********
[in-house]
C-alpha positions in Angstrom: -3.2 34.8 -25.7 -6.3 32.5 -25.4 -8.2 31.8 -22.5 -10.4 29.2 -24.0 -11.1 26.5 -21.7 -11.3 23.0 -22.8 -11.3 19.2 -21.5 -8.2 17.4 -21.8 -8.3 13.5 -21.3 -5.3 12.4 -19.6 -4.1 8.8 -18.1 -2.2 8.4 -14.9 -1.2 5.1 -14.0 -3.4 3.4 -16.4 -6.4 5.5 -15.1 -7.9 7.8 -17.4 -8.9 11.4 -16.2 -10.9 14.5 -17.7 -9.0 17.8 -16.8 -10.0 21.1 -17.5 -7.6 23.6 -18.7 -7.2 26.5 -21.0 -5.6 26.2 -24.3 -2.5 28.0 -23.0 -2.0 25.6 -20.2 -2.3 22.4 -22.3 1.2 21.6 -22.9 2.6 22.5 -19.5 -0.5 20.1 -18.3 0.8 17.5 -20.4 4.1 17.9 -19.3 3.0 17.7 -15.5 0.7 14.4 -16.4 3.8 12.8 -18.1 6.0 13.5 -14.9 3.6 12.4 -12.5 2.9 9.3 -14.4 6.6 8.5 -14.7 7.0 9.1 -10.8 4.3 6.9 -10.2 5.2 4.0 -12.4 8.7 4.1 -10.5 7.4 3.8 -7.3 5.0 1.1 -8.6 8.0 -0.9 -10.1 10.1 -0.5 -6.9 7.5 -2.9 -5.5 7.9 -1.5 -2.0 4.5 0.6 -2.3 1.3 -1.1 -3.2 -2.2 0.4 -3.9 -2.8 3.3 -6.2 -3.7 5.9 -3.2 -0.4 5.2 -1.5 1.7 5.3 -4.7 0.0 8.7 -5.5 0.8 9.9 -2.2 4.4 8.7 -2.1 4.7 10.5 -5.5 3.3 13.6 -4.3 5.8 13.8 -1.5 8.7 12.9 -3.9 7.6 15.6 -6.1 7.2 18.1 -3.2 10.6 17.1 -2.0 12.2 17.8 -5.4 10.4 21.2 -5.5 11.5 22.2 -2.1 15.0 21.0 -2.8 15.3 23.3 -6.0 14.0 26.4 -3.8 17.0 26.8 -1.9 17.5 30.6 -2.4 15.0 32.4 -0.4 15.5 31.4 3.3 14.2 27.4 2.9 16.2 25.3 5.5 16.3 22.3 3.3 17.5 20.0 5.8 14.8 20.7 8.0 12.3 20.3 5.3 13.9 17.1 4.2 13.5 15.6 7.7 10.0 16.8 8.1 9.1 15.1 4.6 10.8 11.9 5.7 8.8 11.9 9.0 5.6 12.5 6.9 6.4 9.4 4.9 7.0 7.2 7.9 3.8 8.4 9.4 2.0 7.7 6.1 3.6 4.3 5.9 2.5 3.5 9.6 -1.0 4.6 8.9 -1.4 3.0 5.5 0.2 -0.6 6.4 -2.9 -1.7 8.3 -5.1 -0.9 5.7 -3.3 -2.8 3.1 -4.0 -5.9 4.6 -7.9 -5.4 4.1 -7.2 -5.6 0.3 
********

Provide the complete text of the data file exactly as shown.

[in-house]
C-alpha positions in Angstrom: -3.2 34.8 -25.7 -6.3 32.5 -25.4 -8.2 31.8 -22.5 -10.4 29.2 -24.0 -11.1 26.5 -21.7 -11.3 23.0 -22.8 -11.3 19.2 -21.5 -8.2 17.4 -21.8 -8.3 13.5 -21.3 -5.3 12.4 -19.6 -4.1 8.8 -18.1 -2.2 8.4 -14.9 -1.2 5.1 -14.0 -3.4 3.4 -16.4 -6.4 5.5 -15.1 -7.9 7.8 -17.4 -8.9 11.4 -16.2 -10.9 14.5 -17.7 -9.0 17.8 -16.8 -10.0 21.1 -17.5 -7.6 23.6 -18.7 -7.2 26.5 -21.0 -5.6 26.2 -24.3 -2.5 28.0 -23.0 -2.0 25.6 -20.2 -2.3 22.4 -22.3 1.2 21.6 -22.9 2.6 22.5 -19.5 -0.5 20.1 -18.3 0.8 17.5 -20.4 4.1 17.9 -19.3 3.0 17.7 -15.5 0.7 14.4 -16.4 3.8 12.8 -18.1 6.0 13.5 -14.9 3.6 12.4 -12.5 2.9 9.3 -14.4 6.6 8.5 -14.7 7.0 9.1 -10.8 4.3 6.9 -10.2 5.2 4.0 -12.4 8.7 4.1 -10.5 7.4 3.8 -7.3 5.0 1.1 -8.6 8.0 -0.9 -10.1 10.1 -0.5 -6.9 7.5 -2.9 -5.5 7.9 -1.5 -2.0 4.5 0.6 -2.3 1.3 -1.1 -3.2 -2.2 0.4 -3.9 -2.8 3.3 -6.2 -3.7 5.9 -3.2 -0.4 5.2 -1.5 1.7 5.3 -4.7 0.0 8.7 -5.5 0.8 9.9 -2.2 4.4 8.7 -2.1 4.7 10.5 -5.5 3.3 13.6 -4.3 5.8 13.8 -1.5 8.7 12.9 -3.9 7.6 15.6 -6.1 7.2 18.1 -3.2 10.6 17.1 -2.0 12.2 17.8 -5.4 10.4 21.2 -5.5 11.5 22.2 -2.1 15.0 21.0 -2.8 15.3 23.3 -6.0 14.0 26.4 -3.8 17.0 26.8 -1.9 17.5 30.6 -2.4 15.0 32.4 -0.4 15.5 31.4 3.3 14.2 27.4 2.9 16.2 25.3 5.5 16.3 22.3 3.3 17.5 20.0 5.8 14.8 20.7 8.0 12.3 20.3 5.3 13.9 17.1 4.2 13.5 15.6 7.7 10.0 16.8 8.1 9.1 15.1 4.6 10.8 11.9 5.7 8.8 11.9 9.0 5.6 12.5 6.9 6.4 9.4 4.9 7.0 7.2 7.9 3.8 8.4 9.4 2.0 7.7 6.1 3.6 4.3 5.9 2.5 3.5 9.6 -1.0 4.6 8.9 -1.4 3.0 5.5 0.2 -0.6 6.4 -2.9 -1.7 8.3 -5.1 -0.9 5.7 -3.3 -2.8 3.1 -4.0 -5.9 4.6 -7.9 -5.4 4.1 -7.2 -5.6 0.3 